Free speech is the whole thing, the whole ball game. Free speech is life itself. —Salman Rushdie
It’s easy to be outraged by senseless slaughter. The attack on the Charlie Hebdo offices in January, and the murder of 11 staffers there, was brutal and shocking and heartbreaking, and it rallied writers and artists around the world to the cause of free expression. The moment dominated the news, inspired eloquent commentary, moving tributes to the victims and yes, some fierce debate about the magazine’s approach to religious satire. (After all, being able to argue passionately about Charlie Hebdo without killing each other is the whole point, right?) To recall Oscar Wilde: “I may not agree with you, but I will defend to the death your right to make an ass of yourself.”
The erosion of our liberty can be found in the pages of the Patriot Act, that hasty and ill-conceived piece of legislation that none of us read, passed 45 days after the 9/11 attacks with little regard to its impact on what we claim as our founding principles. Traumatized by the attacks, Americans quickly gave up a measure of their freedom with a hearty and resounding yes. If you happened to be one of the few who spoke against that regrettably named legislation, you were somehow, well, unpatriotic. We’re still feeling the effects of the Patriot Act today, most recently in the revelations that AT&T (my own cell phone company) was a willing and enthusiastic partner in helping the government eavesdrop on its own citizens.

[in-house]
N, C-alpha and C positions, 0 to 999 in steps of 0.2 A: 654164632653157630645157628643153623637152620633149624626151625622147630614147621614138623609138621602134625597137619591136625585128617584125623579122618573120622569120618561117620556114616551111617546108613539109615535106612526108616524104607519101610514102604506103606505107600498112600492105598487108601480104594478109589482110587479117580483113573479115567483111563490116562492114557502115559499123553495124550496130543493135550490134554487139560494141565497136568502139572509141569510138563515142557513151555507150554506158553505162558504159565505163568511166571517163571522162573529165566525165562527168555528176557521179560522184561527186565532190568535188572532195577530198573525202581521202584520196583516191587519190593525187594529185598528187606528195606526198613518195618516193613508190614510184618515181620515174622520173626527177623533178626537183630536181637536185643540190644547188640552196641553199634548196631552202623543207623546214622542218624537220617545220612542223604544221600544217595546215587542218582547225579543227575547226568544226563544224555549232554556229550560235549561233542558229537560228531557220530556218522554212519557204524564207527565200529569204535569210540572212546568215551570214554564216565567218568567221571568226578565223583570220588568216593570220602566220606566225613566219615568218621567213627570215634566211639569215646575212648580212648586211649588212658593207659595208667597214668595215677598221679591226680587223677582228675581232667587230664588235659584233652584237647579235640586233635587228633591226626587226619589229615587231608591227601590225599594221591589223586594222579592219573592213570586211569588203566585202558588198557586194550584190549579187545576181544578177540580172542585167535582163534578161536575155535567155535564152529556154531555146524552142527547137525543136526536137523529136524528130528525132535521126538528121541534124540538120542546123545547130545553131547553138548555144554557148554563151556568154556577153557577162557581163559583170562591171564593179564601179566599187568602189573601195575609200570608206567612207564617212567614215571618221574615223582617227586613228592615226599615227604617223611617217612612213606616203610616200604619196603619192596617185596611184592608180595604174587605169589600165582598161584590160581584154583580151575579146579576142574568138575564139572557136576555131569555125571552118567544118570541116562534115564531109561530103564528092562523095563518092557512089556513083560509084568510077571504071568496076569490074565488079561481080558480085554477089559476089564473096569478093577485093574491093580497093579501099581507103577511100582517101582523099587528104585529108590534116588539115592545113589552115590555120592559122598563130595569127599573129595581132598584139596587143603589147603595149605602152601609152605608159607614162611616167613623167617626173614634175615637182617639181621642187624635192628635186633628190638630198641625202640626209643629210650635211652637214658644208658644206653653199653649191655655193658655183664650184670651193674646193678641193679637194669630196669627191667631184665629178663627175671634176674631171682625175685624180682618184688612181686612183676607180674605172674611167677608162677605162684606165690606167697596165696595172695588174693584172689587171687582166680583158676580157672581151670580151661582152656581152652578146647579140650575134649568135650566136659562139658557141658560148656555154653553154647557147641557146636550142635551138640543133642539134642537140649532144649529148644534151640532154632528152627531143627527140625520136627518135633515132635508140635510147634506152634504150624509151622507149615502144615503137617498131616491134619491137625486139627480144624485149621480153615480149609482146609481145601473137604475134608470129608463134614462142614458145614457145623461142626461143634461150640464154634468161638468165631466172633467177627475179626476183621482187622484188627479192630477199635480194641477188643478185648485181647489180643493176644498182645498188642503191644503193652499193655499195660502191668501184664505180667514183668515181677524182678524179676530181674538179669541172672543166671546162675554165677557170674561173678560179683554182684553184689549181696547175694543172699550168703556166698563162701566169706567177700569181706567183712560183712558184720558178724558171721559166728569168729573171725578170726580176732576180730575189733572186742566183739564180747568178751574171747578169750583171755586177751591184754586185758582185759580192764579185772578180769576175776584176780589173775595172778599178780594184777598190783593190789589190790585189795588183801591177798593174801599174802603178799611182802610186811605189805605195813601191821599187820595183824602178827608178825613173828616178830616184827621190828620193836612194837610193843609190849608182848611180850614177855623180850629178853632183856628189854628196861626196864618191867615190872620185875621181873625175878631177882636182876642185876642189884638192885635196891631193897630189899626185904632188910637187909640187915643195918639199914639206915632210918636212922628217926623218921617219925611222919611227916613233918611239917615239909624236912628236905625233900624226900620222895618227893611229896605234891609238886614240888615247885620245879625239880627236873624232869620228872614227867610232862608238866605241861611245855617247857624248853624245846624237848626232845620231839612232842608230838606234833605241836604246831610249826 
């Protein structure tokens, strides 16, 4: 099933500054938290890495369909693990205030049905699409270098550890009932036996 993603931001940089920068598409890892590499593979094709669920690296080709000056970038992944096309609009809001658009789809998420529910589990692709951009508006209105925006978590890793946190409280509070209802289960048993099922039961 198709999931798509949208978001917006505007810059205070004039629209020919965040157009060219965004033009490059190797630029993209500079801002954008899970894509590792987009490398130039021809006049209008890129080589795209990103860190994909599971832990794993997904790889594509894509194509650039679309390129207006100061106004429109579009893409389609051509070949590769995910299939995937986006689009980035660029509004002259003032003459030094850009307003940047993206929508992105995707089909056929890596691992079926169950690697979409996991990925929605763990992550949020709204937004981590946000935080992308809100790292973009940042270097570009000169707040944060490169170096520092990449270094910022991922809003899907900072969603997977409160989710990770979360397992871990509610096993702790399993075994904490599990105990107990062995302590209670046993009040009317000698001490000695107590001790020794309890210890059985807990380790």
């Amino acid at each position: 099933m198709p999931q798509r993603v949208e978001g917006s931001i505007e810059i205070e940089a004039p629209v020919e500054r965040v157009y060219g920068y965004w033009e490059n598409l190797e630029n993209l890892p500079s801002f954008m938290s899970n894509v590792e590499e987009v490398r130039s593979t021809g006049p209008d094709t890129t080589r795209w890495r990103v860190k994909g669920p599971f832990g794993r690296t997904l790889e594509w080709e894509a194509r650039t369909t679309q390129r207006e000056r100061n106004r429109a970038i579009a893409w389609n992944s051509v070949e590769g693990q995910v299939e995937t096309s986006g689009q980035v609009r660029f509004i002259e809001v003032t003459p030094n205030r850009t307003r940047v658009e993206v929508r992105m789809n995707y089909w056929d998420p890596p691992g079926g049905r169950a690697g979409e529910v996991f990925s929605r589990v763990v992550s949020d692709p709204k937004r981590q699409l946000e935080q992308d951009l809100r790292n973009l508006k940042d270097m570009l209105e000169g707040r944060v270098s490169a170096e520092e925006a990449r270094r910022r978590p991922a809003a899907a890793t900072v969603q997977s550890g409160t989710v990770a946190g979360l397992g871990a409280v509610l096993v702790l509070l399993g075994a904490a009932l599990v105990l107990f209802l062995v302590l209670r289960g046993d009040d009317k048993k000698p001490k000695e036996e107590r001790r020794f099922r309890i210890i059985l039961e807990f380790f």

And then the story fell off the front page, the homepage and the Twitter feed, at least in the general consciousness. We moved on to other tragedies, real and imagined: a horrific beheading in the Middle East, the trials of Caitlyn Jenner, Donald Trump’s hair and his views on immigration (equally frightening).
We saw it in the rush to judgment about Edward Snowden, branded immediately by otherwise clear-thinking people as a traitor to the United States, long before anyone fully understood what he had found and decided, quite courageously, to reveal.
And that’s the problem. It’s not that we stopped caring about the tragedy. There’s no dearth of news about the struggles of people to speak their minds freely or to assemble without fear. There is only a shortage of attention span. And that fact alone should be our greatest cause for alarm.
A few years after 9/11, my wife and I were having dinner with a couple we’ve known for many years, and the conversation naturally turned to current events. I was no fan of George W. Bush and believed, as I still do, that he took us into war on an intentional lie. And when I said so, my wife’s best friend looked at me, with venom in her eyes, and accused me of “not supporting our troops.”
For even as we lift our voices in unison to condemn the senseless violence in Paris, it’s what we do the rest of the time—when the news isn’t breaking—that may offer our best defense of the freedoms we hold so dear. Attacks on free expression cannot be measured by headline-grabbing acts of terror alone. They happen every day, in little ways, more death by a thousand cuts than all-out assault. No, it’s even more insidious than that; we suffer most when we allow our freedoms to slip away without notice, or when we willingly comply by remaining silent.
What? Free speech shouldn’t be put on a pedestal to be admired as one of those things we used to do, a bit of nostalgia now out of fashion, like writing thank you notes or balancing your checkbook. Our greatest concern should be the one we don’t even recognize in ourselves: the tendency toward self-censorship. We limit free speech the most when we are the ones doing the repressing, in our own words and actions, or lack of them.
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